May 1, 2022
Content Warning: Police violence
Cops off Campus holds their last meeting of Spring Term
UO has begun a process of auditing its campus police force, but for some a hired consulting agency named Twenty First Century Policing (21CP) leaves the fox guarding the hen house. According to Cops off Campus UO, their own community audit on campus has concluded, “Abolition is our conclusion.” The auditing agency 21CP is primarily composed of former police chiefs and administrators. For Cops off Campus the audit that started in January this year hardly comes close to the type of community review board campus organizers have envisioned. Organizers are also worried that the report will appropriate abolitionist language, and most of all UOPD will have the opportunity to edit the report prior to public release. The $110K audit will in no way obligate the UOPD to follow any of its recommendations. Organizers believe a smokescreen of reform now allows campus authorities to move forward on a suite of half measures. Some of these including Community Service Officers, and various acknowledgments glorifying CAHOOTS and aping its best efforts.
Cops off Campus ends the year with its May 25th public meeting by briefing who they are, where they are, and where they want to be. Over the course of the last year the group has transitioned from its previous iteration as Disarm UO into a stronger abolitionist stance of the Cops Off Campus Coalition. Now branded as Cops Off Campus UO (COC), the group takes a strong anti-capitalist position that opposes the prison industrial complex, colonialism, imperialism, patriarchy, and racism.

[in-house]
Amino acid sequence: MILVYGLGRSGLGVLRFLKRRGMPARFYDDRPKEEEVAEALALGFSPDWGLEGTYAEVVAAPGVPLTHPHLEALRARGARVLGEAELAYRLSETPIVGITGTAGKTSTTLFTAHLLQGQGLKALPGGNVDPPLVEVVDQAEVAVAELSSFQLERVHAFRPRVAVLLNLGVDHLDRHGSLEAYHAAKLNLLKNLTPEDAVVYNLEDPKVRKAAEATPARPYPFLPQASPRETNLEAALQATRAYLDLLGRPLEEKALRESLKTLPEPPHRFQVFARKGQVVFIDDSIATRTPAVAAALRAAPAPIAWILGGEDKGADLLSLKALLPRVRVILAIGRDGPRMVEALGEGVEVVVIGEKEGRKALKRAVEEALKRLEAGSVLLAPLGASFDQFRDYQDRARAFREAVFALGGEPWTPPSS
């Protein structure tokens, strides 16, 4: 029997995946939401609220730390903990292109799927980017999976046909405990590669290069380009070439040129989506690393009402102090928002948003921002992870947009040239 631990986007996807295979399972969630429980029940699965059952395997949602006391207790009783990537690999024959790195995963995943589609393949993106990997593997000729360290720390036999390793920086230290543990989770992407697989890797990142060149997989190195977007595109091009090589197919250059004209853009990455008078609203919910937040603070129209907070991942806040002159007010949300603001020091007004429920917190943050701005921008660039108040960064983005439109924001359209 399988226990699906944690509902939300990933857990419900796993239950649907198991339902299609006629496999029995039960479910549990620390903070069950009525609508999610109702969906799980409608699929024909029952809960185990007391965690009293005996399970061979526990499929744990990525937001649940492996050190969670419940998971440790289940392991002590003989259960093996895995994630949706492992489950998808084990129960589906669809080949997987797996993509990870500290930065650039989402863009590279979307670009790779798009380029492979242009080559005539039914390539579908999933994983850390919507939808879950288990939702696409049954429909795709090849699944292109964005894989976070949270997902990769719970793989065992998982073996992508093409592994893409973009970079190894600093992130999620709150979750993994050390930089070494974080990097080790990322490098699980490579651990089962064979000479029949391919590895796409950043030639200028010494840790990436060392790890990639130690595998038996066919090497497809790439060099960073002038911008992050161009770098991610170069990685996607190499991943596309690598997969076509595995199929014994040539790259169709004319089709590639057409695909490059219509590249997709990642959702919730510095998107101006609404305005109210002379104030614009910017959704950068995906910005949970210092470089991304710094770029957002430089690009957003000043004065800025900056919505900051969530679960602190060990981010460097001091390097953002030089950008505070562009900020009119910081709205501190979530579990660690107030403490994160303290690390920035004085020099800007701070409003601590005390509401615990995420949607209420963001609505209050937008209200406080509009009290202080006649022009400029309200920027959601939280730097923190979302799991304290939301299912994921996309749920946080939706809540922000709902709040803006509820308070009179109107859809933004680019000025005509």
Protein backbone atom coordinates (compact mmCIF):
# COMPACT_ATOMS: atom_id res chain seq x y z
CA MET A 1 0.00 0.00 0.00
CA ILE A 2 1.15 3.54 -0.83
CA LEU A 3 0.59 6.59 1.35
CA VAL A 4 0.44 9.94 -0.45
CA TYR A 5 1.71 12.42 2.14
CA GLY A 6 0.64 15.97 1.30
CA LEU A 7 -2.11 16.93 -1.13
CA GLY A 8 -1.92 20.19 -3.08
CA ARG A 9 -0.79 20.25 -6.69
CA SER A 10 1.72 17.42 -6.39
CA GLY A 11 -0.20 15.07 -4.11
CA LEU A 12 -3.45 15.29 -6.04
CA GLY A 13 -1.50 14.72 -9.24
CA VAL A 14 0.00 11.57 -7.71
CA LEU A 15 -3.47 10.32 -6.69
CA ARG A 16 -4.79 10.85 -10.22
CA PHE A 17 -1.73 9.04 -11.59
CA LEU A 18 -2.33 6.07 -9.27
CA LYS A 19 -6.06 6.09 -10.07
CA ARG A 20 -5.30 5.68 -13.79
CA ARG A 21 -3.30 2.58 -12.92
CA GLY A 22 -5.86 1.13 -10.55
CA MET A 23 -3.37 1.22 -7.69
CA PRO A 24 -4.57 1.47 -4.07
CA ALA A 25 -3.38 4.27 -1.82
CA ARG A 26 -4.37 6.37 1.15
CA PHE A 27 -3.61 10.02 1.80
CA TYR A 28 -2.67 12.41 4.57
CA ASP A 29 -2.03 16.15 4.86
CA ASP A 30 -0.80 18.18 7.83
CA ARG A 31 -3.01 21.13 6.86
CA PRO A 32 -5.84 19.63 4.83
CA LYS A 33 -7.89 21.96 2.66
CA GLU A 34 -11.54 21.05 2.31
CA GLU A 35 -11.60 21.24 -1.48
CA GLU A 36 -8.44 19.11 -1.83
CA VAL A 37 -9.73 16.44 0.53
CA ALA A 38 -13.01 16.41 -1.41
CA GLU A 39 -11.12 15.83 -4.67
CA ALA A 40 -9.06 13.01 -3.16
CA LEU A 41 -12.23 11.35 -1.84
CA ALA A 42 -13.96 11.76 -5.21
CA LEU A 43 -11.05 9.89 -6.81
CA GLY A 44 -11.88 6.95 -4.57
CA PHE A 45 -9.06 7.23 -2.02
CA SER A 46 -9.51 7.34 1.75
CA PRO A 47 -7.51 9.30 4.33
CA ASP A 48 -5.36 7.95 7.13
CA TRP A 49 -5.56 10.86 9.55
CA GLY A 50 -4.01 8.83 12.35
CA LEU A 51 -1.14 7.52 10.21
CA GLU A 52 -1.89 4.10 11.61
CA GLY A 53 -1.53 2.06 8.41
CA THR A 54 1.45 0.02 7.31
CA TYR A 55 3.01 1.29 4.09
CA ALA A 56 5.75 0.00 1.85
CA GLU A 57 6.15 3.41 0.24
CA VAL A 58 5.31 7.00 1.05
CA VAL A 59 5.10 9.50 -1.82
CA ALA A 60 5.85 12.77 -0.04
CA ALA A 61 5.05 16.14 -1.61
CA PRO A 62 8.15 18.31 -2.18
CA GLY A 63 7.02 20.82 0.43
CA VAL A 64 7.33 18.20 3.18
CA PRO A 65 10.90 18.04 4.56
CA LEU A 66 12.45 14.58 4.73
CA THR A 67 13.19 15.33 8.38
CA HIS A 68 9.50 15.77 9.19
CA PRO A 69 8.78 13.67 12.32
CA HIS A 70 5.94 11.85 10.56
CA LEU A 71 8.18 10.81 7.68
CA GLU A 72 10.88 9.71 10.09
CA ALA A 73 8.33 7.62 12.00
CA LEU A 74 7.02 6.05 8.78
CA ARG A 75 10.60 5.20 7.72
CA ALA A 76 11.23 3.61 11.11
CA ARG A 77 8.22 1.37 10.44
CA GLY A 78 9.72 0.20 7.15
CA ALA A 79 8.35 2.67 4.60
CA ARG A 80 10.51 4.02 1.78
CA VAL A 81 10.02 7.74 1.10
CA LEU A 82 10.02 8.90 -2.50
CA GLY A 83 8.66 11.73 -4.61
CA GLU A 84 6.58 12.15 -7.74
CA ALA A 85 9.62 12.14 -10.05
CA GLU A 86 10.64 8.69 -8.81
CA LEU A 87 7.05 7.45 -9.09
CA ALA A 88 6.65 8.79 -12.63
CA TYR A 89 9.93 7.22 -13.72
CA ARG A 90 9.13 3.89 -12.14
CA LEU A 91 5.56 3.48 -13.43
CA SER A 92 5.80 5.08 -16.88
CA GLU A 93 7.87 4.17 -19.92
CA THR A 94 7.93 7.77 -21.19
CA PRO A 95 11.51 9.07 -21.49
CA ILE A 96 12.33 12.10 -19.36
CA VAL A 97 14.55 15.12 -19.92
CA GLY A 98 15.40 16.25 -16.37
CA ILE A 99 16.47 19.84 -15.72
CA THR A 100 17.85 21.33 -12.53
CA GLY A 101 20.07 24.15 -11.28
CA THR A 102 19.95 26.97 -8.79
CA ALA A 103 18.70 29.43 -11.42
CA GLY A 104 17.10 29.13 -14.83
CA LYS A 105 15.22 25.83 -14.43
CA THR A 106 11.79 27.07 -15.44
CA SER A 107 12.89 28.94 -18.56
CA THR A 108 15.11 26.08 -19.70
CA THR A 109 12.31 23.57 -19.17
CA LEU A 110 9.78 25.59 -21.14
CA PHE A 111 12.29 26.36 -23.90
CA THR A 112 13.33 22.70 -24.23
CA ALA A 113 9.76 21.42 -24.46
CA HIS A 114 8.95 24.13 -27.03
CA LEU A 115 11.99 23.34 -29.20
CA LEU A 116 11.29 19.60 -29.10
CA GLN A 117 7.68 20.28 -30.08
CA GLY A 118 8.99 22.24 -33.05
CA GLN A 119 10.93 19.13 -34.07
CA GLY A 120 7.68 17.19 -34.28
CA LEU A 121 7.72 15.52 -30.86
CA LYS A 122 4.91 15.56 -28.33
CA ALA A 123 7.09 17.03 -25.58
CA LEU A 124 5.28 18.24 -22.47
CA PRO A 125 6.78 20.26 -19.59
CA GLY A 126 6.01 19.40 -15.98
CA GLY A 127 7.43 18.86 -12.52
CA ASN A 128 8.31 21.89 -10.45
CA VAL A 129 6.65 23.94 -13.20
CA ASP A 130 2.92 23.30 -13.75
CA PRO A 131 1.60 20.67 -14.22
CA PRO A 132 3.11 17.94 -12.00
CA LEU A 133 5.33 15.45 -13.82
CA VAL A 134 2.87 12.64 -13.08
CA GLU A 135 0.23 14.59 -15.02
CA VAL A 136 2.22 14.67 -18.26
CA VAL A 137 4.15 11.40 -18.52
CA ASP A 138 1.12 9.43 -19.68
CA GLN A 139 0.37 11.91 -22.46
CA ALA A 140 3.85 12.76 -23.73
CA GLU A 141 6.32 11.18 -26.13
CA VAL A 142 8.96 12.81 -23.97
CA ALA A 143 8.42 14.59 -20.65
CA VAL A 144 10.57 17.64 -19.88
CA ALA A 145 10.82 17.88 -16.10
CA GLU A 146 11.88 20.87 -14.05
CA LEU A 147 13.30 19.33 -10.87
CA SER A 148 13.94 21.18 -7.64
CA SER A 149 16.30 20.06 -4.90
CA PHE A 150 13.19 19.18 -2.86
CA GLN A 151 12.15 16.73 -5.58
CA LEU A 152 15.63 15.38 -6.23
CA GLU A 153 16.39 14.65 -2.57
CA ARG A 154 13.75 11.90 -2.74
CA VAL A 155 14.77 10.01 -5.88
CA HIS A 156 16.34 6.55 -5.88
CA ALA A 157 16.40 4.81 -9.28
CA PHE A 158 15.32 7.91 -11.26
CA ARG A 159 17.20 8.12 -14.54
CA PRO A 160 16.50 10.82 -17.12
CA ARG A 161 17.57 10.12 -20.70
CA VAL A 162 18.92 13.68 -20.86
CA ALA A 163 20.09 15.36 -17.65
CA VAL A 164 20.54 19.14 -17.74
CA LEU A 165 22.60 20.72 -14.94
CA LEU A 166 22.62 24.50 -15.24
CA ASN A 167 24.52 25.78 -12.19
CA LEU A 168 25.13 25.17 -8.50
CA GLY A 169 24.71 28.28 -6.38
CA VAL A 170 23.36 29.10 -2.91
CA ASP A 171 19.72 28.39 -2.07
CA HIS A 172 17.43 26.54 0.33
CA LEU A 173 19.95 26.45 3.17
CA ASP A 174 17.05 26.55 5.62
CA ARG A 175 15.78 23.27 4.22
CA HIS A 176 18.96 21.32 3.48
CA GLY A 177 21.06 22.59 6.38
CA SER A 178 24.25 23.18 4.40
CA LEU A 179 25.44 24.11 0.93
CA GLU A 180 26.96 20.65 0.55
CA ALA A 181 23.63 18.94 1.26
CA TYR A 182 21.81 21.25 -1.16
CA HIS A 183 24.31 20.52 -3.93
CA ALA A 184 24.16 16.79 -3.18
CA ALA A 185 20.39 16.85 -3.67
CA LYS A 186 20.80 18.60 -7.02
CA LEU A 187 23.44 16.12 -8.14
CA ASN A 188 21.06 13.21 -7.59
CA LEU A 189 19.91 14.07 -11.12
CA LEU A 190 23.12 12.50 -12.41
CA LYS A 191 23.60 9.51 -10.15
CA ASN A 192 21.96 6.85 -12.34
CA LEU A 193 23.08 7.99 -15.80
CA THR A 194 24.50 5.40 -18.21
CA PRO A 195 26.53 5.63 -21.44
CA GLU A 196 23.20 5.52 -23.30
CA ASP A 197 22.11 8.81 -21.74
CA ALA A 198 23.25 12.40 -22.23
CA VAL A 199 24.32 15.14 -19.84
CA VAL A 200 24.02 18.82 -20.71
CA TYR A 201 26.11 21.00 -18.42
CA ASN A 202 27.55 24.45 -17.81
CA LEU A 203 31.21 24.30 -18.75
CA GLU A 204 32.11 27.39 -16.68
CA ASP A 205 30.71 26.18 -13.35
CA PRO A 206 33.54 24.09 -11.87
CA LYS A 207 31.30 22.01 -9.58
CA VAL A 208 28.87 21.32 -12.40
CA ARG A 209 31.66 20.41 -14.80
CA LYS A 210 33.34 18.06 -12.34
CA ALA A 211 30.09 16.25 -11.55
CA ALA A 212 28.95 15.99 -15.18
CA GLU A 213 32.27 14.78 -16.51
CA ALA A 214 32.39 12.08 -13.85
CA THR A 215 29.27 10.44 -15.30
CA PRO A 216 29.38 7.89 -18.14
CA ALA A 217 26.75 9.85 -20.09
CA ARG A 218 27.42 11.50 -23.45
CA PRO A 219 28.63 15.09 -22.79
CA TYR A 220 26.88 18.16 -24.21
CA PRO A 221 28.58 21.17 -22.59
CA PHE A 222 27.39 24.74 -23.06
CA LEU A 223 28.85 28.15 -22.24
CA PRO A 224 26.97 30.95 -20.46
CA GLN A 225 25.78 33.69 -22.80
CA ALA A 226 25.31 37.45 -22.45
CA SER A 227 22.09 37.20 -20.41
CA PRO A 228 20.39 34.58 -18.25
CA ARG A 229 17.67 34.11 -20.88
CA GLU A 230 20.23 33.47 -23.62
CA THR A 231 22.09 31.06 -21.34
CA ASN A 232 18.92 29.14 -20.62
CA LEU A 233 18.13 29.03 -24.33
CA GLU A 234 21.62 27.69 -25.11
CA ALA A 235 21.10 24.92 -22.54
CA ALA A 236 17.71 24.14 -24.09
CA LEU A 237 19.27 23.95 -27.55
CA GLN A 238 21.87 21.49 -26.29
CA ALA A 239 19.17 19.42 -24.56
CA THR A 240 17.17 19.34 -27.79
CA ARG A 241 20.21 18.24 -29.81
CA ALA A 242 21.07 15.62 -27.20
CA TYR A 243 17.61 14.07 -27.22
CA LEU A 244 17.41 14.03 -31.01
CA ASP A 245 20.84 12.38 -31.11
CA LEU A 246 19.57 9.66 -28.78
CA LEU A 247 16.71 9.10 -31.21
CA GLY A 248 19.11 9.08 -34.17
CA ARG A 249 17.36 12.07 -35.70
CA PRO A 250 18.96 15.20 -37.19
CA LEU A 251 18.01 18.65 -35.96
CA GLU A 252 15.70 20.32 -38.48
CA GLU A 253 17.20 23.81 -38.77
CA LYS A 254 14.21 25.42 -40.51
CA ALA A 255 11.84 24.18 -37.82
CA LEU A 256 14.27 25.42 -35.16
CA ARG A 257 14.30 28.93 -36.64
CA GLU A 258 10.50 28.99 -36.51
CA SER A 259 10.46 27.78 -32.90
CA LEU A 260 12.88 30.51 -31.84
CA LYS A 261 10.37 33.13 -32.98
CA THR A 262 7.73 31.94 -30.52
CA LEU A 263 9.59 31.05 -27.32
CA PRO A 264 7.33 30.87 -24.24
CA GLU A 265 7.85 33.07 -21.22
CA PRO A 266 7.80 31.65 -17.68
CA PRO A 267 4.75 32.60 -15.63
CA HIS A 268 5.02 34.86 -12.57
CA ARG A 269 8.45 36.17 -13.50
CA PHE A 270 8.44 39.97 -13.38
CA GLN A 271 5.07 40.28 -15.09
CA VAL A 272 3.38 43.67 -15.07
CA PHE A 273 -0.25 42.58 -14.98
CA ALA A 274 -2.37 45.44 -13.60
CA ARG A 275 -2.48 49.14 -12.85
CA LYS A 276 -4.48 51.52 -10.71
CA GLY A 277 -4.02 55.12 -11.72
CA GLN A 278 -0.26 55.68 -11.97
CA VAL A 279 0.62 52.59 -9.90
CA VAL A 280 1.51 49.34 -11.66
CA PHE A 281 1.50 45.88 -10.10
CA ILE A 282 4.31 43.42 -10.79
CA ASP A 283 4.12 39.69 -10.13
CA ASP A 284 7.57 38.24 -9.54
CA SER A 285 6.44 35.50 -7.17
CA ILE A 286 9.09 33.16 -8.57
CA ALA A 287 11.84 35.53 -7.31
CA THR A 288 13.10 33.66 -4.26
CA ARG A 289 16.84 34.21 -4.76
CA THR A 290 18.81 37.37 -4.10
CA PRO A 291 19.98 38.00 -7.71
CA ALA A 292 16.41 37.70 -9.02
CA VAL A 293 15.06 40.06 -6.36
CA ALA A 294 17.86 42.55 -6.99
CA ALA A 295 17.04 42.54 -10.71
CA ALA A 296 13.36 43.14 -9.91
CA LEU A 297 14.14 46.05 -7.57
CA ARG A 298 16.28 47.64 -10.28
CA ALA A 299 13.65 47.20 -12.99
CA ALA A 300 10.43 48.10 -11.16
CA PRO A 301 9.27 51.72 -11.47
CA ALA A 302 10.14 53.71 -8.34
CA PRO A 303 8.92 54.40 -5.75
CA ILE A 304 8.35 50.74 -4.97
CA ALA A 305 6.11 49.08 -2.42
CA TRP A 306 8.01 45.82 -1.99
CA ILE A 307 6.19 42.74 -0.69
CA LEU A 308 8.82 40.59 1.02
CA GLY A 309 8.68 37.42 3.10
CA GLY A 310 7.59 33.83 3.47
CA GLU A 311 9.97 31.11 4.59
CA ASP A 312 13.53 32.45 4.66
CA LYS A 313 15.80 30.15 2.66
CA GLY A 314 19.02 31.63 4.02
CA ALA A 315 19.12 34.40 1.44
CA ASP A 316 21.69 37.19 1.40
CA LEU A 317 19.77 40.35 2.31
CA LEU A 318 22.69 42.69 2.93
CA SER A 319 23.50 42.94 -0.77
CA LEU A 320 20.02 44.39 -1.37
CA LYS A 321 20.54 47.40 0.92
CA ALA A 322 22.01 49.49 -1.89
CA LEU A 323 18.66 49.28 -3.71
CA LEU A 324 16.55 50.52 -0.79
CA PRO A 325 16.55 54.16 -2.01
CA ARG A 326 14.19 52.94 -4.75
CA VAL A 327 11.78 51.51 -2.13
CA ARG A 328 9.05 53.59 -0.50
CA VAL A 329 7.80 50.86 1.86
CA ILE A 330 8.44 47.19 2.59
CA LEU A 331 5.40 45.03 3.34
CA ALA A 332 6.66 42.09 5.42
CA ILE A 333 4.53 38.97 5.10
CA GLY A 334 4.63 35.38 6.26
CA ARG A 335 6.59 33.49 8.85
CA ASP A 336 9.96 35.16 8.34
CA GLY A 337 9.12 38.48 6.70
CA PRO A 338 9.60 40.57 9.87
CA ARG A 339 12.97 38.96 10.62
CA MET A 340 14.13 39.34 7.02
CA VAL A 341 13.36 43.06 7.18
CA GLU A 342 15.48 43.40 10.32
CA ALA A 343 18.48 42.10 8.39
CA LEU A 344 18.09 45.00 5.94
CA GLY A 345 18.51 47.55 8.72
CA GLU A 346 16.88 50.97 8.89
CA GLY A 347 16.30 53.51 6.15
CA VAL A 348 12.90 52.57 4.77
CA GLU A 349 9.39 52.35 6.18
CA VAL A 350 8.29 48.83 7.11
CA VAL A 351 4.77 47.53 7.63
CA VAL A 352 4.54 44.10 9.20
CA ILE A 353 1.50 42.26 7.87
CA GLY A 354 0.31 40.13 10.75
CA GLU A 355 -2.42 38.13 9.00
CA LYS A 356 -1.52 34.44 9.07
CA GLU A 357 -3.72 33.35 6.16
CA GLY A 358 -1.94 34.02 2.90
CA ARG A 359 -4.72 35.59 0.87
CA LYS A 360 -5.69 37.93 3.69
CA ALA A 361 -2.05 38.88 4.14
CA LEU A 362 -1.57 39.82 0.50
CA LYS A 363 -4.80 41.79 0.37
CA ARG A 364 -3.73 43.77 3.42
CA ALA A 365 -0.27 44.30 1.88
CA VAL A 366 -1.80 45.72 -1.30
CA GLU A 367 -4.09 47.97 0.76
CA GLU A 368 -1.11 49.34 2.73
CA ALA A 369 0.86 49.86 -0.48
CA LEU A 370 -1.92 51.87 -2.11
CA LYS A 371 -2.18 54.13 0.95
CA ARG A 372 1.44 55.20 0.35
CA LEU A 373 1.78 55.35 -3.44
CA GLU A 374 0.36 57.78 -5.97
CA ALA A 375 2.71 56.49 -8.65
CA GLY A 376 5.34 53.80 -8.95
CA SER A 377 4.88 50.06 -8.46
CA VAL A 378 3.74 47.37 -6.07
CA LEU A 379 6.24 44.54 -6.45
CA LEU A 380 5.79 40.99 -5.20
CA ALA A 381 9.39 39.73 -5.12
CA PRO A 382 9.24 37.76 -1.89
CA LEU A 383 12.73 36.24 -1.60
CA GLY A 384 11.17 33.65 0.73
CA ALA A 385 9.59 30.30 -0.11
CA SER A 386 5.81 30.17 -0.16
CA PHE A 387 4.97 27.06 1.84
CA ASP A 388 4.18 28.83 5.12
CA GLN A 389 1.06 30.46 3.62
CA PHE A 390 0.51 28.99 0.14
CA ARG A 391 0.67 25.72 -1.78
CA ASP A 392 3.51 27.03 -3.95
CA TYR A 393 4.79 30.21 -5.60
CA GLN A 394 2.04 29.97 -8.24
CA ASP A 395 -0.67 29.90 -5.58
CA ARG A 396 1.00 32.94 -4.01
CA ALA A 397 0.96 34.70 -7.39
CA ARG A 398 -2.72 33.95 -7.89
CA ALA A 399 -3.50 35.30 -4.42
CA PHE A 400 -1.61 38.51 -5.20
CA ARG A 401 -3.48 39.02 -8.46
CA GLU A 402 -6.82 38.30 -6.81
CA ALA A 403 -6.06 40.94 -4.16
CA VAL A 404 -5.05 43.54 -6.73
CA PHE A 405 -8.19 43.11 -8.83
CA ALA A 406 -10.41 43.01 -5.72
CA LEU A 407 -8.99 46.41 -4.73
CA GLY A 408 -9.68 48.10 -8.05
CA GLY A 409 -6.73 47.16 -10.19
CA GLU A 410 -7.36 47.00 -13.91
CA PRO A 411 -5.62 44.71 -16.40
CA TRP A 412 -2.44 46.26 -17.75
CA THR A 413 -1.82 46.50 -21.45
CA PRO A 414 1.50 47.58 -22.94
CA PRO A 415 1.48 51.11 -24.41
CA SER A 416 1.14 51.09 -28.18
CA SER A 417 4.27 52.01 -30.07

Their presentation opened with an indigenous land acknowledgement that fed directly into their core mission and seamlessly recognized the historical relationship between stolen indigenous land and policing. Reflecting on the history of COC they showed how the group has periodically released information about UOPD’s negative impact in the community. They have demonstrated how the foundation of UO’s police department is built on a program of privatization subsuming the public university system. And they have emphasized how UOPD was only established in 2011, which obliges meeting participants to easily imagine a campus community without policing.
Most importantly the abolitionist stance of the organization allows it to refrain from reformist efforts and compromises with campus administration. Over the course of the last academic year the group has largely been successful in efforts to underline a problematic relationship between Campus Duck Rides and the UOPD. Campus police had largely asserted control over the ride service (Previously called Safe Rides) and Associated Students of University of Oregon (ASUO) were paying 90% of the Duck Rides budget. This created a situation where student activity fees collected by ASUO were being funneled into the UOPD. It now appears that UOPD will no longer control the ride service in the next budget cycle and Transportation Services will take over control of Duck Rides.
Cops Off Campus ended its final Spring term meeting with a workshop asking participants to brainstorm how they would rather spend the UOPD’s eight million dollar budget.
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